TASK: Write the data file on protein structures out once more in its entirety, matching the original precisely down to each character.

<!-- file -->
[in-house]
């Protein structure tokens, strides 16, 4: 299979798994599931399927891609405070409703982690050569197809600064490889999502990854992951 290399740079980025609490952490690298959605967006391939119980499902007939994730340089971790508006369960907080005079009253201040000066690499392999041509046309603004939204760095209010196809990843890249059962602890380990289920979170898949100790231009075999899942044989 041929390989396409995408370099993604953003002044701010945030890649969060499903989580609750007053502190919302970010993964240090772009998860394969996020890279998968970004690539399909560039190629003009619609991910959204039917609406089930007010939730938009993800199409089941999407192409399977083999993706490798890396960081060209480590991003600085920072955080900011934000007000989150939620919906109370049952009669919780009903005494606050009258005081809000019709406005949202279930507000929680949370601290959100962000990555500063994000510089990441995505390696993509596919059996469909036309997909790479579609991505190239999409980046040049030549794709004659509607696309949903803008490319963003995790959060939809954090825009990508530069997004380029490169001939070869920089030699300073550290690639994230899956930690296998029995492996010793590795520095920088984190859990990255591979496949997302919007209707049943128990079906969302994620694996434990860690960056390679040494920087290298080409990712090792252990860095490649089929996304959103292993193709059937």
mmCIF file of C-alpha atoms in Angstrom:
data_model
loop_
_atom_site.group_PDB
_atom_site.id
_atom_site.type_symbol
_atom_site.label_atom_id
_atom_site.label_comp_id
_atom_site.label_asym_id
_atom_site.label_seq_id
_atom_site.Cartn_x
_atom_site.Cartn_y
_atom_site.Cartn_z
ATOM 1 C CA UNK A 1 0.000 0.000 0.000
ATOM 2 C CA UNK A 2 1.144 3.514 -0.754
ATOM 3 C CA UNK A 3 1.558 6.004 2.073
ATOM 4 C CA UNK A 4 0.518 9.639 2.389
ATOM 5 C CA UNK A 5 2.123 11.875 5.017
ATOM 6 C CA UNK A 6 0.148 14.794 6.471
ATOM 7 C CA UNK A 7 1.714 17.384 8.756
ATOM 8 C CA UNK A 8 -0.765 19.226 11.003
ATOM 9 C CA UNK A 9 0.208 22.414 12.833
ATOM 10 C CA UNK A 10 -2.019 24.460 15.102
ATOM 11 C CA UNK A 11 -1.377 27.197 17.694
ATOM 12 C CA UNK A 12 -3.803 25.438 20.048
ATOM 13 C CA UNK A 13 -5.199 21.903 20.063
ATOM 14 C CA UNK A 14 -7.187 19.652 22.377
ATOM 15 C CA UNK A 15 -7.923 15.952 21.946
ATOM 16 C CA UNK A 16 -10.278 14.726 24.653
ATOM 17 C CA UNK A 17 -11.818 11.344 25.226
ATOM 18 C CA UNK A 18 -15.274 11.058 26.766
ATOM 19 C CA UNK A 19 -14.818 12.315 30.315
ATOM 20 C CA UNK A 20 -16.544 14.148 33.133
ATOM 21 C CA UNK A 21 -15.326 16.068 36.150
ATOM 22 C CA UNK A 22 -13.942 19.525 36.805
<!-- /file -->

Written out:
[in-house]
């Protein structure tokens, strides 16, 4: 299979798994599931399927891609405070409703982690050569197809600064490889999502990854992951 290399740079980025609490952490690298959605967006391939119980499902007939994730340089971790508006369960907080005079009253201040000066690499392999041509046309603004939204760095209010196809990843890249059962602890380990289920979170898949100790231009075999899942044989 041929390989396409995408370099993604953003002044701010945030890649969060499903989580609750007053502190919302970010993964240090772009998860394969996020890279998968970004690539399909560039190629003009619609991910959204039917609406089930007010939730938009993800199409089941999407192409399977083999993706490798890396960081060209480590991003600085920072955080900011934000007000989150939620919906109370049952009669919780009903005494606050009258005081809000019709406005949202279930507000929680949370601290959100962000990555500063994000510089990441995505390696993509596919059996469909036309997909790479579609991505190239999409980046040049030549794709004659509607696309949903803008490319963003995790959060939809954090825009990508530069997004380029490169001939070869920089030699300073550290690639994230899956930690296998029995492996010793590795520095920088984190859990990255591979496949997302919007209707049943128990079906969302994620694996434990860690960056390679040494920087290298080409990712090792252990860095490649089929996304959103292993193709059937």
mmCIF file of C-alpha atoms in Angstrom:
data_model
loop_
_atom_site.group_PDB
_atom_site.id
_atom_site.type_symbol
_atom_site.label_atom_id
_atom_site.label_comp_id
_atom_site.label_asym_id
_atom_site.label_seq_id
_atom_site.Cartn_x
_atom_site.Cartn_y
_atom_site.Cartn_z
ATOM 1 C CA UNK A 1 0.000 0.000 0.000
ATOM 2 C CA UNK A 2 1.144 3.514 -0.754
ATOM 3 C CA UNK A 3 1.558 6.004 2.073
ATOM 4 C CA UNK A 4 0.518 9.639 2.389
ATOM 5 C CA UNK A 5 2.123 11.875 5.017
ATOM 6 C CA UNK A 6 0.148 14.794 6.471
ATOM 7 C CA UNK A 7 1.714 17.384 8.756
ATOM 8 C CA UNK A 8 -0.765 19.226 11.003
ATOM 9 C CA UNK A 9 0.208 22.414 12.833
ATOM 10 C CA UNK A 10 -2.019 24.460 15.102
ATOM 11 C CA UNK A 11 -1.377 27.197 17.694
ATOM 12 C CA UNK A 12 -3.803 25.438 20.048
ATOM 13 C CA UNK A 13 -5.199 21.903 20.063
ATOM 14 C CA UNK A 14 -7.187 19.652 22.377
ATOM 15 C CA UNK A 15 -7.923 15.952 21.946
ATOM 16 C CA UNK A 16 -10.278 14.726 24.653
ATOM 17 C CA UNK A 17 -11.818 11.344 25.226
ATOM 18 C CA UNK A 18 -15.274 11.058 26.766
ATOM 19 C CA UNK A 19 -14.818 12.315 30.315
ATOM 20 C CA UNK A 20 -16.544 14.148 33.133
ATOM 21 C CA UNK A 21 -15.326 16.068 36.150
ATOM 22 C CA UNK A 22 -13.942 19.525 36.805